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Nat Mater. 2019 May 27. doi: 10.1038/s41563-019-0385-5. [Epub ahead of print]

Targeted homology-directed repair in blood stem and progenitor cells with CRISPR nanoformulations.

Author information

1
Cell and Gene Therapy Program, Fred Hutchinson Cancer Research Center, Seattle, WA, USA.
2
Department of Pathology, University of Washington, Seattle, WA, USA.
3
Department of Medicine, University of Washington, Seattle, WA, USA.
4
Cell and Gene Therapy Program, Fred Hutchinson Cancer Research Center, Seattle, WA, USA. jadair@fredhutch.org.
5
Department of Medicine, University of Washington, Seattle, WA, USA. jadair@fredhutch.org.

Abstract

Ex vivo CRISPR gene editing in haematopoietic stem and progenitor cells has opened potential treatment modalities for numerous diseases. The current process uses electroporation, sometimes followed by virus transduction. While this complex manipulation has resulted in high levels of gene editing at some genetic loci, cellular toxicity was observed. We have developed a CRISPR nanoformulation based on colloidal gold nanoparticles with a unique loading design capable of cellular entry without the need for electroporation or viruses. This highly monodispersed nanoformulation avoids lysosomal entrapment and localizes to the nucleus in primary human blood progenitors without toxicity. Nanoformulation-mediated gene editing is efficient and sustained with different CRISPR nucleases at multiple loci of therapeutic interest. The engraftment kinetics of nanoformulation-treated primary cells in humanized mice are better relative to those of non-treated cells, with no differences in differentiation. Here we demonstrate non-toxic delivery of the entire CRISPR payload into primary human blood progenitors.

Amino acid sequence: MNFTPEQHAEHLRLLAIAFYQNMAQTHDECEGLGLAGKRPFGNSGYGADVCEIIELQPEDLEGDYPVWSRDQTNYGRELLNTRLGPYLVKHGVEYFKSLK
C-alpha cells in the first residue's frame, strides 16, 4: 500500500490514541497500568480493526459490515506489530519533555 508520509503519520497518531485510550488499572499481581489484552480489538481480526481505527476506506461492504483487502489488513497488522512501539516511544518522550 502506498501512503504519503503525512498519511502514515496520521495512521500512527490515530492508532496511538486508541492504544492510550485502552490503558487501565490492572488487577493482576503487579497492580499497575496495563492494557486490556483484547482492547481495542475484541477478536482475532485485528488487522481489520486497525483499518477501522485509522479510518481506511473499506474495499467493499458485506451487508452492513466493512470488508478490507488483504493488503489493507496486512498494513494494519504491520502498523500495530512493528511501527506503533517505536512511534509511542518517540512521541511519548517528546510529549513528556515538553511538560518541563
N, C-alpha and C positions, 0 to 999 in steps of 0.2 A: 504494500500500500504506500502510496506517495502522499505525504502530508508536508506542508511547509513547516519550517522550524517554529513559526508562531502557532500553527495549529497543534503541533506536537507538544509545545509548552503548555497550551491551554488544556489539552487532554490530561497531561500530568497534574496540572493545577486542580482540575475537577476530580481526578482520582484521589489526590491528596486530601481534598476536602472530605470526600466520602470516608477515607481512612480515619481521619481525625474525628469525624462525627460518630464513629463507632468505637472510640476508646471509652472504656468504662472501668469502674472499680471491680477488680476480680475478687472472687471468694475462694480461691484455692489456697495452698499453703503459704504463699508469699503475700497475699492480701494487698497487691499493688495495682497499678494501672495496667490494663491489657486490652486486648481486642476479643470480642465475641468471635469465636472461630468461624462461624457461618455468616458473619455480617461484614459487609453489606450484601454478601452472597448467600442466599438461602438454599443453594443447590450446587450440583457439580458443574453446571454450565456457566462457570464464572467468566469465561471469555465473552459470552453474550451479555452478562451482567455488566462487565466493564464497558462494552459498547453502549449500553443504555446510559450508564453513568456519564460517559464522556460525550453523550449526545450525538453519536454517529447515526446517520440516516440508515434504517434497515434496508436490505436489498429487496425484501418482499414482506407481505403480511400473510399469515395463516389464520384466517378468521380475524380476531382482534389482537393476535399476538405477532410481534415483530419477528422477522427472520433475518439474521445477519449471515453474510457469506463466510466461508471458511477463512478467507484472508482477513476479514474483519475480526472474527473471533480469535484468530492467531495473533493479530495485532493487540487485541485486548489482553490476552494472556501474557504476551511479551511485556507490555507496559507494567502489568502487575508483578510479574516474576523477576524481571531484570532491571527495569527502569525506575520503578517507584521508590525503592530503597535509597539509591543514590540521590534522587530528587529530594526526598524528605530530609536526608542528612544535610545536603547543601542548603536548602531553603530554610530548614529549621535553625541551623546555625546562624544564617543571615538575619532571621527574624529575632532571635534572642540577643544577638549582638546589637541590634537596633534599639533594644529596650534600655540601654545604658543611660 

PMID:
31133730
DOI:
10.1038/s41563-019-0385-5

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